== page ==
Since the war in Ukraine news media often try to geolocate the place where a video or picture was taken by looking at buildings or treelines present in the imagery.

Both Russians and Ukranians often blur treelines or other landmarks when they film their positions on the battlefield. This is to help prevent geolocation.

I understand that a building like a church could easily be geolocated. But how is geolocation using more mundane objects like treelines done? Do they use Google maps in combination with AI?


2 Answers 2


Logan Williams of Bellingcat gave a talk at FOSS4G 2023 called "Investigating war crimes, animal trafficking, and more with open source geospatial data" where he described how they geolocated images based on trees, power lines, scuffs on the white line in the road and shadows and reflections. The slides will give you an idea of what he was talking about, but there is a video of the talk too.


I don't know how the news media do it, but here's how I do it:

  1. Develop a rough idea of where the picture was likely taken.

  2. Look for features that will show up well in aerial photographs. My first choice is gas stations: the canopy over the pumps is easy to spot and unlike anything else in the world. Other things that work well are flaws in road markings or things that cast distinctive shadows.

  3. Scan the target area for the target features. Whenever you find one, check for less-distinctive features to see if they match up.

To take a random Google Street View from a suburb of Denver:

enter image description here

  1. The presence of this travel trailer strongly suggests the presence of a driveway wider than the garage. This is unusual, and makes a good primary search feature.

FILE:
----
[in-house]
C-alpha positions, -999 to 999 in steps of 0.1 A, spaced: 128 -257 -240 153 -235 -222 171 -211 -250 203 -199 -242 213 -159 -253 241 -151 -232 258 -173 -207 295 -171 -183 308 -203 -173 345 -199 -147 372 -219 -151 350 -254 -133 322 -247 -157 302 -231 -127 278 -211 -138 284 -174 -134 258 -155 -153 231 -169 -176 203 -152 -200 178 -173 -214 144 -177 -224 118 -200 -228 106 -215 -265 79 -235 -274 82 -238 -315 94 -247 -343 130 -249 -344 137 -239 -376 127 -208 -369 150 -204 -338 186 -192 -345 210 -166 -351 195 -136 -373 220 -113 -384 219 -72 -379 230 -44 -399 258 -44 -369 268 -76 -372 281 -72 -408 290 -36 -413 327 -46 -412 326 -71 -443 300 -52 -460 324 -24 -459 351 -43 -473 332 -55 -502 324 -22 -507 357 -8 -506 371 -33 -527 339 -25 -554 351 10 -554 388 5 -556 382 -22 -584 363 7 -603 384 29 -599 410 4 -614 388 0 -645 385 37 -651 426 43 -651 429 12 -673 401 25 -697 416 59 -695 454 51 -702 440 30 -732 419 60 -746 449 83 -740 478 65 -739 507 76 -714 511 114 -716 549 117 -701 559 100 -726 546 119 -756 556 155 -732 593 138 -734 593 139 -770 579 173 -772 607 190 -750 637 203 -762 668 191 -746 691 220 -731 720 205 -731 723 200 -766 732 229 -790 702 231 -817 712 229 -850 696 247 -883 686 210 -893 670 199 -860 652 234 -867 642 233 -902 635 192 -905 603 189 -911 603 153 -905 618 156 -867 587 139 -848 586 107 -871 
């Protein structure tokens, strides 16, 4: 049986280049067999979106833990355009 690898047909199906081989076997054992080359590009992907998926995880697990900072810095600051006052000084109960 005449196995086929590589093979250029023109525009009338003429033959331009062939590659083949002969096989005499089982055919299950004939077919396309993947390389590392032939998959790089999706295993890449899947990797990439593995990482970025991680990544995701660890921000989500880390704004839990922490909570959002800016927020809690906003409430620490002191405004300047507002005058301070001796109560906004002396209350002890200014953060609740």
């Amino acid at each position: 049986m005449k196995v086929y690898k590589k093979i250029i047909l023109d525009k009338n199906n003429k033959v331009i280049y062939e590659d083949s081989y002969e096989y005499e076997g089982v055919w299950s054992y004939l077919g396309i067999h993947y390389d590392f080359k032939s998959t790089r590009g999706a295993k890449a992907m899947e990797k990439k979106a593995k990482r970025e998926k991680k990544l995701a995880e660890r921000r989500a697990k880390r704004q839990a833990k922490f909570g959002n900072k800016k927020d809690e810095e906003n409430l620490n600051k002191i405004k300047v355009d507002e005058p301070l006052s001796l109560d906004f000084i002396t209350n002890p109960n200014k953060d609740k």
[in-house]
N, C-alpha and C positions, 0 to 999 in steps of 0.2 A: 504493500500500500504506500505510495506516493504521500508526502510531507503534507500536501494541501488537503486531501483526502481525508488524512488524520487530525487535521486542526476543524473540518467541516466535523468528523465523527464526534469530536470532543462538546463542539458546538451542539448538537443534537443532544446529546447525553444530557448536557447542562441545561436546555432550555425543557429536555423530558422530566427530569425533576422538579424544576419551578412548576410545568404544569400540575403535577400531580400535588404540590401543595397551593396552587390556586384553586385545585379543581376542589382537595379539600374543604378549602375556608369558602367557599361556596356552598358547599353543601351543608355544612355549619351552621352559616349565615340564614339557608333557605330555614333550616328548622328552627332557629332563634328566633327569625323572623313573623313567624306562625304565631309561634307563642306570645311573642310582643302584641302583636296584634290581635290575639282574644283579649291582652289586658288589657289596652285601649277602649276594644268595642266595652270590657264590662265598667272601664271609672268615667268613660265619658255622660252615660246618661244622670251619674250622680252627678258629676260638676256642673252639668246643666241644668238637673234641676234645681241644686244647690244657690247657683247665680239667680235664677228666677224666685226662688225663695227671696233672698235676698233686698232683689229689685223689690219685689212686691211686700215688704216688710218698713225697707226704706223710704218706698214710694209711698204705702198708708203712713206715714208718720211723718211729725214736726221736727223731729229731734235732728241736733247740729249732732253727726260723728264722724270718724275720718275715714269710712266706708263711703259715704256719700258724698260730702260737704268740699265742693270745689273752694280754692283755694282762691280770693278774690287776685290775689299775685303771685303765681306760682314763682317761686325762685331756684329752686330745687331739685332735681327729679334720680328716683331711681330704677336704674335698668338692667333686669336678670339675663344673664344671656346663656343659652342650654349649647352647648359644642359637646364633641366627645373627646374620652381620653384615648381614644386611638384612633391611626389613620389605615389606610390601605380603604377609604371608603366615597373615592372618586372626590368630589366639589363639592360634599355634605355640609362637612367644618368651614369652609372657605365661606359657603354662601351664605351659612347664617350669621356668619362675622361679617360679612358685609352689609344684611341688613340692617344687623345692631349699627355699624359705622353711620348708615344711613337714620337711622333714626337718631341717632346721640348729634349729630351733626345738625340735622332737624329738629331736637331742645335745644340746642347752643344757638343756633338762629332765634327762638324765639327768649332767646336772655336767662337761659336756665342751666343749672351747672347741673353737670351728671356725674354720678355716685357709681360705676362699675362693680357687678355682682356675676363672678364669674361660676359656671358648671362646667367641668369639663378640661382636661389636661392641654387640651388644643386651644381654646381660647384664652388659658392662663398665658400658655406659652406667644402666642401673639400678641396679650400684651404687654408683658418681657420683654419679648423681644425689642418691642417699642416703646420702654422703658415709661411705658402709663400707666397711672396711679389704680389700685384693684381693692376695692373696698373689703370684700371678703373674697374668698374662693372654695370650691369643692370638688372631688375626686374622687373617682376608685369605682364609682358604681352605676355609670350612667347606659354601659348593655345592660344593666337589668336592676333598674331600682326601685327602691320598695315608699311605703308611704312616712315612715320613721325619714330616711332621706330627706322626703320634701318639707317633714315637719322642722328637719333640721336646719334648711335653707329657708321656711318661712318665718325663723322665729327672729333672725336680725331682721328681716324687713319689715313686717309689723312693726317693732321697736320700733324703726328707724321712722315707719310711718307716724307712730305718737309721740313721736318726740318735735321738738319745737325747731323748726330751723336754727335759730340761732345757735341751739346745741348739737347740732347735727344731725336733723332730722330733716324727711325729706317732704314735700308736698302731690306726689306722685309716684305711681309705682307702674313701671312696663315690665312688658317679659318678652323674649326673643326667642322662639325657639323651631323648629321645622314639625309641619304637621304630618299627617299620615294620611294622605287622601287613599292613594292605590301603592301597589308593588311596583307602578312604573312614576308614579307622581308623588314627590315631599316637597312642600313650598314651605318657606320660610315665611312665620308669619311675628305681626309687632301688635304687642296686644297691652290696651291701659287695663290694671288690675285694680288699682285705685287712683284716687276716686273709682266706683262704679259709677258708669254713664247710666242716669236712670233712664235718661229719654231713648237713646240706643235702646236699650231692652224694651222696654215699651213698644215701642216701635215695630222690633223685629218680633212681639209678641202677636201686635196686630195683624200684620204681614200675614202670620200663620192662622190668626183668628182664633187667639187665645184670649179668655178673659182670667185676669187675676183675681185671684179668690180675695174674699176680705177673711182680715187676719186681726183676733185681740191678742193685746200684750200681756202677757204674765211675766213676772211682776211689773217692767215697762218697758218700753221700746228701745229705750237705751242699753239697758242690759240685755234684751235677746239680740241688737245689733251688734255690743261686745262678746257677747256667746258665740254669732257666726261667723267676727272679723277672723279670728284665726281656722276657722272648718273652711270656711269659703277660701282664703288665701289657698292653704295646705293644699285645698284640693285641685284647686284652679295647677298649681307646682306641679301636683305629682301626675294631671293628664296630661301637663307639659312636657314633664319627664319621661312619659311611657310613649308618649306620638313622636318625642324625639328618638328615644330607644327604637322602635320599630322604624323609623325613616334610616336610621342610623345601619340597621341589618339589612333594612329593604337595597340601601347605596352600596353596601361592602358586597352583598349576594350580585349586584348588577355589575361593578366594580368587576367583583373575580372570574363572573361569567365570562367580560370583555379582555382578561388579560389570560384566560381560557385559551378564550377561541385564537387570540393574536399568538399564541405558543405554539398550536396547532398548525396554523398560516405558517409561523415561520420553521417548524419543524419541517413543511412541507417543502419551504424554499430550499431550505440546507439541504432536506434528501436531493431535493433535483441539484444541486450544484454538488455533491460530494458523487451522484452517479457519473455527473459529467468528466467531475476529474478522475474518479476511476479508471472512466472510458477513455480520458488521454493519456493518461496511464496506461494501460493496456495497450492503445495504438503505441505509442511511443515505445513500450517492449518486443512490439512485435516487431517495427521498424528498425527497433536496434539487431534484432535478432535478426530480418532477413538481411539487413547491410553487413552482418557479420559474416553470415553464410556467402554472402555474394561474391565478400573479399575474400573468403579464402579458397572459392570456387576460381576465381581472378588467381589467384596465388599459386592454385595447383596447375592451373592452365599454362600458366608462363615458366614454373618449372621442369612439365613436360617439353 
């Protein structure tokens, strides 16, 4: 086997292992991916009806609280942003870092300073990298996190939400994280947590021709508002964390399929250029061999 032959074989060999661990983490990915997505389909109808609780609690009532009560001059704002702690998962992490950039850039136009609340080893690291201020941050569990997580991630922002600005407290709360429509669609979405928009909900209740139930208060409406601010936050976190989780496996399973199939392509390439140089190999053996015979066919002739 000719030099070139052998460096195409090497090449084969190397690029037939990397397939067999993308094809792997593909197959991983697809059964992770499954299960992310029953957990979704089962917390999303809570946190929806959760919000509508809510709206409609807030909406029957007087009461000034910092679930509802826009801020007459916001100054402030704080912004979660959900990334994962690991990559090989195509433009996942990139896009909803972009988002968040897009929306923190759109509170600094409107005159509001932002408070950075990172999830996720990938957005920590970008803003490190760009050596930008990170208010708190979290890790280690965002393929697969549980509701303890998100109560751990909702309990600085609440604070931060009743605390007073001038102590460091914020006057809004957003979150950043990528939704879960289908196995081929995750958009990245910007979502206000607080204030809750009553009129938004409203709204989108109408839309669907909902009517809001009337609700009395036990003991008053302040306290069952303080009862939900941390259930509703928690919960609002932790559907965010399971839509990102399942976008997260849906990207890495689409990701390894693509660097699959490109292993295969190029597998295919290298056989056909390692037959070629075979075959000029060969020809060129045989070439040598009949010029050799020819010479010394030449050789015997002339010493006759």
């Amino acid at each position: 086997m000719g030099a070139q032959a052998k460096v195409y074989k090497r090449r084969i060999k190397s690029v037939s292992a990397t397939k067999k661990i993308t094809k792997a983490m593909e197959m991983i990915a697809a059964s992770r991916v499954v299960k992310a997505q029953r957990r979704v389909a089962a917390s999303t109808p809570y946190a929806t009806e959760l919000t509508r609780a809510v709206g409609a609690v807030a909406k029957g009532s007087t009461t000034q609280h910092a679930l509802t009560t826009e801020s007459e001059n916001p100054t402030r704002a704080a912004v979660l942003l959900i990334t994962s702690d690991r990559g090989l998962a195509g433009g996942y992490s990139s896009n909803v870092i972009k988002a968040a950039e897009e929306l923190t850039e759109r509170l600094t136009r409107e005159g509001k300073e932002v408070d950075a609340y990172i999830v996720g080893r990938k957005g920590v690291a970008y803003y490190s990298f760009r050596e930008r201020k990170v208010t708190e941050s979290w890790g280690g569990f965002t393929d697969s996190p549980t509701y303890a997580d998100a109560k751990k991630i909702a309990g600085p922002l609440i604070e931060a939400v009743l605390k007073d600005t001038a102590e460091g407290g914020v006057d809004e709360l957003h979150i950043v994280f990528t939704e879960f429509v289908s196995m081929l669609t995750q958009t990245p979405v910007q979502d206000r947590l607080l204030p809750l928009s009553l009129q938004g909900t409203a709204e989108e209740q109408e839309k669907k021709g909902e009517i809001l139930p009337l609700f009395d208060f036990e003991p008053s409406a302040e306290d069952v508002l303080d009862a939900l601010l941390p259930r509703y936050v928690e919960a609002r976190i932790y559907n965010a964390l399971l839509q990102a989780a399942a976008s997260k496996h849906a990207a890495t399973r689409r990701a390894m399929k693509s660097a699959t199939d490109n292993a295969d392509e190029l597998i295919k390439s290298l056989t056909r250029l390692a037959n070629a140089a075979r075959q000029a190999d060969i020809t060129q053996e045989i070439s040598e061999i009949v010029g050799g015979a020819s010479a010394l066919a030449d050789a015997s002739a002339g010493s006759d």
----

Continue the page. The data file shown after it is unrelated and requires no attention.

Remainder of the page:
2. This basketball hoop casts a distinctive shadow, and the pile of leaves at the base suggests it doesn't get moved much. It makes a good verification feature.
  3. The light patches on the road suggests re-surfacing with a thin layer of asphalt, which has since worn away somewhat. A good primary search feature.
  4. Two adjacent houses with L-shaped ridgelines. Most construction in the area exhibits more variation, so a reasonable primary search feature and a good verification feature.
  5. A wide gravel border on the driveway and walk. A bit small to make a good primary search feature, but rare enough to make an excellent verification feature.
  6. This fence extends to the property line; construction patterns in the area strongly suggest that this means it encloses a back yard. This in turn implies that there's an intersection behind the photographer, which is a good primary search feature.

Two things in the picture that don't generally make good search targets are the roof color (at least in the United States, apparent roof color can vary wildly with sun angle) and the pattern of evergreen vs. deciduous trees (they're easy to distinguish in fall or winter imagery, but most readily-available aerial imagery is from the spring or summer).

  • I agree that roof color don't make good features to search but other roof features (like chimneys position) are very useful because they are shown both in land-based and aerial photography.
    – Pere
    Commented Aug 3, 2023 at 15:21

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